Jim Henderson

The Supreme and Family Court Building in Brooklyn.

Ordinarily a rubber-stamp affair, the biennial meeting of the Brooklyn Democratic Party’s county committee slated for Thursday night has already sparked controversy.

Last week many committee members received a phony letter from Assemblyman Bobby Carroll urging them to hand over their vote by proxy to party boss Frank Seddio. Meanwhile, a Daily News editorial highlighted Seddio’s ballot “shenanigans” regarding judgeships, the results of which will play out at Thursday’s meeting.

In the wake of their primary wins two weeks ago, last week three civil court judges were named by the Democratic party’s judicial convention to the Kings County Supreme Court. That move opened up three ballot lines for new civil court candidates to run in the general election. Unless last-minute challengers appear at the county committee meeting, Seddio and his inner circle essentially will anoint three judges.

Such slippery ballot line maneuvering means that those judges won’t face primary challengers who might raise questions about their track records. Yet the likely nominees merit scrutiny.

Anne Swern, slated for the Civil Court district one line (elected by voters in Downtown Brooklyn, greater Park Slope and Bay Ridge), is a familiar name given her campaign for Brooklyn DA last year. A former high-ranking executive in the DA’s office under Joe Hynes, Swern was initially seen by many observers as a viable contender in the 2017 race. But neither Hynes nor the party machine supported her campaign, causing Swern to finish a distant second.

In her DA campaign, Swern touted her credentials as a criminal justice reformer, pointing to her pivotal role in the Hynes administration’s drug treatment courts that created an alternative to incarceration. John Pfaff, Scott Hechinger and other leading criminal justice advocates endorsed Swern because of her policy bona fides.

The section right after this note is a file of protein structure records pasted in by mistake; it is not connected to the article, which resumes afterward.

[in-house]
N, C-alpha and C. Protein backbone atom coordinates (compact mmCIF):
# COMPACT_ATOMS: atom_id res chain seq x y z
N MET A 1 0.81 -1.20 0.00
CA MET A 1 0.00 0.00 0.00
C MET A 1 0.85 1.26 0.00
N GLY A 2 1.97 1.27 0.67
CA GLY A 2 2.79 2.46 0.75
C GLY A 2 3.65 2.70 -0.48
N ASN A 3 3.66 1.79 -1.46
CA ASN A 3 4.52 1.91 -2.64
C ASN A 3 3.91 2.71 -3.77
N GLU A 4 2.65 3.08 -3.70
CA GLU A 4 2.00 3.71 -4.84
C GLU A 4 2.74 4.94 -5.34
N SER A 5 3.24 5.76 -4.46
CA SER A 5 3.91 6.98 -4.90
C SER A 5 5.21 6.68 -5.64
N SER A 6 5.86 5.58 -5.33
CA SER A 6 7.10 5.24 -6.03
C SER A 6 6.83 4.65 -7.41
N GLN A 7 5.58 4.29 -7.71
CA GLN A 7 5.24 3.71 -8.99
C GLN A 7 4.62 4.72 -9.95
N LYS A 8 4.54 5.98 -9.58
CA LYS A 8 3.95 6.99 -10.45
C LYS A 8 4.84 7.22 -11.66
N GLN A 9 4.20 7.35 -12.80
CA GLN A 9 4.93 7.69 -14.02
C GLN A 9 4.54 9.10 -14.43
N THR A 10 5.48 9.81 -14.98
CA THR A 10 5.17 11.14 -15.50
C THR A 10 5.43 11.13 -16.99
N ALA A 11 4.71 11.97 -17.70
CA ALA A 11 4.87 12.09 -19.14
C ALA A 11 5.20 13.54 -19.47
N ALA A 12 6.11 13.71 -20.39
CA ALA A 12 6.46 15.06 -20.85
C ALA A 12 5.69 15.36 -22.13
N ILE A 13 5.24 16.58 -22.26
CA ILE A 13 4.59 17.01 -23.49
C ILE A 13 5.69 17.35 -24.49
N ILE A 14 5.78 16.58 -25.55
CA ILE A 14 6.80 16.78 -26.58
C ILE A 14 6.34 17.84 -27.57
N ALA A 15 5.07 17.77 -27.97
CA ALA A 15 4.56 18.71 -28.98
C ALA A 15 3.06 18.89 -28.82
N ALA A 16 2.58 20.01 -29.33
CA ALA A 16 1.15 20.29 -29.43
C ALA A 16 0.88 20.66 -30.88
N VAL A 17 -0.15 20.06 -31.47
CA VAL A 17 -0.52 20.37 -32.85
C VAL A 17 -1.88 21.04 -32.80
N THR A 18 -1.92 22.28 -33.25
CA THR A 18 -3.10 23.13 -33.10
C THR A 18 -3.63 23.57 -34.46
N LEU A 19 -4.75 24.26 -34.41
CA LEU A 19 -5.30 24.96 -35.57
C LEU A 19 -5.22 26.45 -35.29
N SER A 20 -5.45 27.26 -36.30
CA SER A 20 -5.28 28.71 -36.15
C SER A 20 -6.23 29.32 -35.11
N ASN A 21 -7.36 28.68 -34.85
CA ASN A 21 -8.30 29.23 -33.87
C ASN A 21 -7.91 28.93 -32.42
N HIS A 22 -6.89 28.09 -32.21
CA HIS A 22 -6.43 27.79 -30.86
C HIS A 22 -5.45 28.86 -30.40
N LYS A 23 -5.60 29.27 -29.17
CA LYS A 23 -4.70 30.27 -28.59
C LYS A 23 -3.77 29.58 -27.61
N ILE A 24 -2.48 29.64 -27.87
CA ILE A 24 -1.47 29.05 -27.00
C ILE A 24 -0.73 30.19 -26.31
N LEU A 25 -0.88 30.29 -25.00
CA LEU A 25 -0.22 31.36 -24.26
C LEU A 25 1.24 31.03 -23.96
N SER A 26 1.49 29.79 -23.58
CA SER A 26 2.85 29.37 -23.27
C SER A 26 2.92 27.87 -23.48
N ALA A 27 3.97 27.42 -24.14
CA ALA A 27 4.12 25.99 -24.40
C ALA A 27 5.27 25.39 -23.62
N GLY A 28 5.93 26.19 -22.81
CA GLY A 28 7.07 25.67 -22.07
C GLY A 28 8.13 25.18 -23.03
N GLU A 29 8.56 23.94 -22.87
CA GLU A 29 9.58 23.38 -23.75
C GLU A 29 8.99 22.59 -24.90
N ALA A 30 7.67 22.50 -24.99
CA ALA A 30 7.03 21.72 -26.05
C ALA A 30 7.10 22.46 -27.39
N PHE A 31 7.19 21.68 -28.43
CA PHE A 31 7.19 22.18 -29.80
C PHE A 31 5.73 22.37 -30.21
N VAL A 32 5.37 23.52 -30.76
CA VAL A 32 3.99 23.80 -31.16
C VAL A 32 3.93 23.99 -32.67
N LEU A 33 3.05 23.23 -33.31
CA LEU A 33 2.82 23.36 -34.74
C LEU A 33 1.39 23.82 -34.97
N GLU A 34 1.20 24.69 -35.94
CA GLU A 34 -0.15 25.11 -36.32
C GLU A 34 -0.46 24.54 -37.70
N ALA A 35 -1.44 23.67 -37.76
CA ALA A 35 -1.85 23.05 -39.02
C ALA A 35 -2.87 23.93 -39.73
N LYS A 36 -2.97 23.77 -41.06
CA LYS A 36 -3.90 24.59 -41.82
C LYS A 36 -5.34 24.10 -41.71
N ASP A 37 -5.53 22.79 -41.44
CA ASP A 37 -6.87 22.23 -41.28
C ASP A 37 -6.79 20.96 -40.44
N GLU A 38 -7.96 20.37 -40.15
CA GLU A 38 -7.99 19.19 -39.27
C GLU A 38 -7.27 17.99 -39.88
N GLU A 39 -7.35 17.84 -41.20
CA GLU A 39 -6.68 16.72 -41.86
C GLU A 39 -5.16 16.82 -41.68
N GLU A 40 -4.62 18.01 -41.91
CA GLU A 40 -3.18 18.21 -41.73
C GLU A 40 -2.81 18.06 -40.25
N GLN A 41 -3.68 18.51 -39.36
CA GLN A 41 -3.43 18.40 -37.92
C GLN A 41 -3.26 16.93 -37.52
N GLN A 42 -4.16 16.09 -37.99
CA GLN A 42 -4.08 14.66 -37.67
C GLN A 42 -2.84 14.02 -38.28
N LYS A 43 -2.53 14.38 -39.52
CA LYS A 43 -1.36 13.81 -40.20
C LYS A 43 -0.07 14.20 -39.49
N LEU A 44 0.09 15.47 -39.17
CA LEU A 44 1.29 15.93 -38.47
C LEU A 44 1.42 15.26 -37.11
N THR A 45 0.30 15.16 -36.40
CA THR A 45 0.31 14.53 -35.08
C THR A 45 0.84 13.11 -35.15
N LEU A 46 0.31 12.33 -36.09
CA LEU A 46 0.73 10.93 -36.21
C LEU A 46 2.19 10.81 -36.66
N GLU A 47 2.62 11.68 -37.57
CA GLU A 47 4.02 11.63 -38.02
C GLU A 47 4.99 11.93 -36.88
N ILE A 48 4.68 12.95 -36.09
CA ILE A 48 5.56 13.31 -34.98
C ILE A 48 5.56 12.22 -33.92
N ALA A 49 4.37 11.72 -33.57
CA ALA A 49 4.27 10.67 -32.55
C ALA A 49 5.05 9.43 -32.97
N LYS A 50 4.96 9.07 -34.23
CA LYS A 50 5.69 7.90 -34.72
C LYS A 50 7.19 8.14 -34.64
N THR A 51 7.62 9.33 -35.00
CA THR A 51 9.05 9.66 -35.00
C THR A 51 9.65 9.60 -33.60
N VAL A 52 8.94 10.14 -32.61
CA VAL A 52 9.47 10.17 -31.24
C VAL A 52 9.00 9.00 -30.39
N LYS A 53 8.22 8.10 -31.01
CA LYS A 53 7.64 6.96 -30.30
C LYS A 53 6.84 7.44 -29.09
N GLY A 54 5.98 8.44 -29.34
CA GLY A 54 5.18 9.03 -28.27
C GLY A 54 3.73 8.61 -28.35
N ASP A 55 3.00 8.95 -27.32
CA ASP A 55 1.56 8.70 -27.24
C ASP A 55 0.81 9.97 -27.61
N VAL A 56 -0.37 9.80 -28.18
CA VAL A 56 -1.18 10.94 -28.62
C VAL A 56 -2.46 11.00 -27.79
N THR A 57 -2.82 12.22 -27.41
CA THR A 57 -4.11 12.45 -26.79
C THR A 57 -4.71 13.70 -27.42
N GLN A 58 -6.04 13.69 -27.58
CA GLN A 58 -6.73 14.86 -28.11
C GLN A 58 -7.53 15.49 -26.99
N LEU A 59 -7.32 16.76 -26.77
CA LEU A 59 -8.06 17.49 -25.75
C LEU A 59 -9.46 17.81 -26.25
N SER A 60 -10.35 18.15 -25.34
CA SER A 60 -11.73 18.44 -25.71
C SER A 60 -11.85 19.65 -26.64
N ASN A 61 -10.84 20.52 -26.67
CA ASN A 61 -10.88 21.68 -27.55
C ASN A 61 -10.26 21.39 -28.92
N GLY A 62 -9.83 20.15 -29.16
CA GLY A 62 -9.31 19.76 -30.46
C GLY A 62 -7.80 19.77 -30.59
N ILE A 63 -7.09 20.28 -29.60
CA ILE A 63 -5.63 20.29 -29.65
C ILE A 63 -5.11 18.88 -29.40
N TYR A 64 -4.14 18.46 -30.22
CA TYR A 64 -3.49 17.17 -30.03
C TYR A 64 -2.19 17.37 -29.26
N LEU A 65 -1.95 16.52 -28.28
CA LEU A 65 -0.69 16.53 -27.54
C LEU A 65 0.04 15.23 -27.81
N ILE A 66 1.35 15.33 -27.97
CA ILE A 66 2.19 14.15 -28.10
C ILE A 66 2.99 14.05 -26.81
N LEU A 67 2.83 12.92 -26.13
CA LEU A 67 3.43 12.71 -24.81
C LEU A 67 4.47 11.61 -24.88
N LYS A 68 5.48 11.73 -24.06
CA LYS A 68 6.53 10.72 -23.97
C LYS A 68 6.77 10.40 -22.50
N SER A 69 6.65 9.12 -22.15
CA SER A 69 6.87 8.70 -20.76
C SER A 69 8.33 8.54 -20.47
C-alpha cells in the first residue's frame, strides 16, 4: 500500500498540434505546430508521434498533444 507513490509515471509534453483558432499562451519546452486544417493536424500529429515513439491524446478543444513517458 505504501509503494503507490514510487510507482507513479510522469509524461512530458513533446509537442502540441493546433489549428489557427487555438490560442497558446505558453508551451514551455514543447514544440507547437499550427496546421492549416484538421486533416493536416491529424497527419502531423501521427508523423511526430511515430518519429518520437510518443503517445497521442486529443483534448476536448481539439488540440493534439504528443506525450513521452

Because her campaign failed to take off, Swern’s influential role in various Hynes era controversies never came to light. Swern’s name, however, showed up several times in the city’s Department of Investigations (DOI) 2014 report regarding misconduct in the Hynes administration.

As seen in the report, during Hynes’ bid for reelection, Swern and other members of the DA’s inner circle used their office email to discuss campaign strategy. Although Hynes sent “several thousand campaign-related emails” from his official email with administration staffers including Amy Feinstein (his #2-ranking executive) and Swern (#3), nobody in the DA’s inner circle appeared able to stop such illegal activity.

In response, Swern tells City Limits that “the DOI report is five years old” and the unlike many others named in it, she has not been charged by the Conflicts of Interest Board with misconduct. She notes that a judicial screening panel rated her as qualified (Seddio has close ties to that panel). Swern also says that the “Brooklyn electorate vetted me last year—and 18 thousand voters supported my campaign for DA.”

The DOI report also shows that Swern regularly gave campaign advice to Hynes, and in one specific exchange she focused on how the DA should respond to the issue of wrongful convictions that dominated the 2013 campaign. In response to the charge that Hynes had condoned prosecutorial misconduct, Swern suggested that Hynes give the following response at a candidates’ forum: “Hindsight produces 20/20 vision and of course looking back we could have done things better, but given what we knew at the time—there are no specific examples.”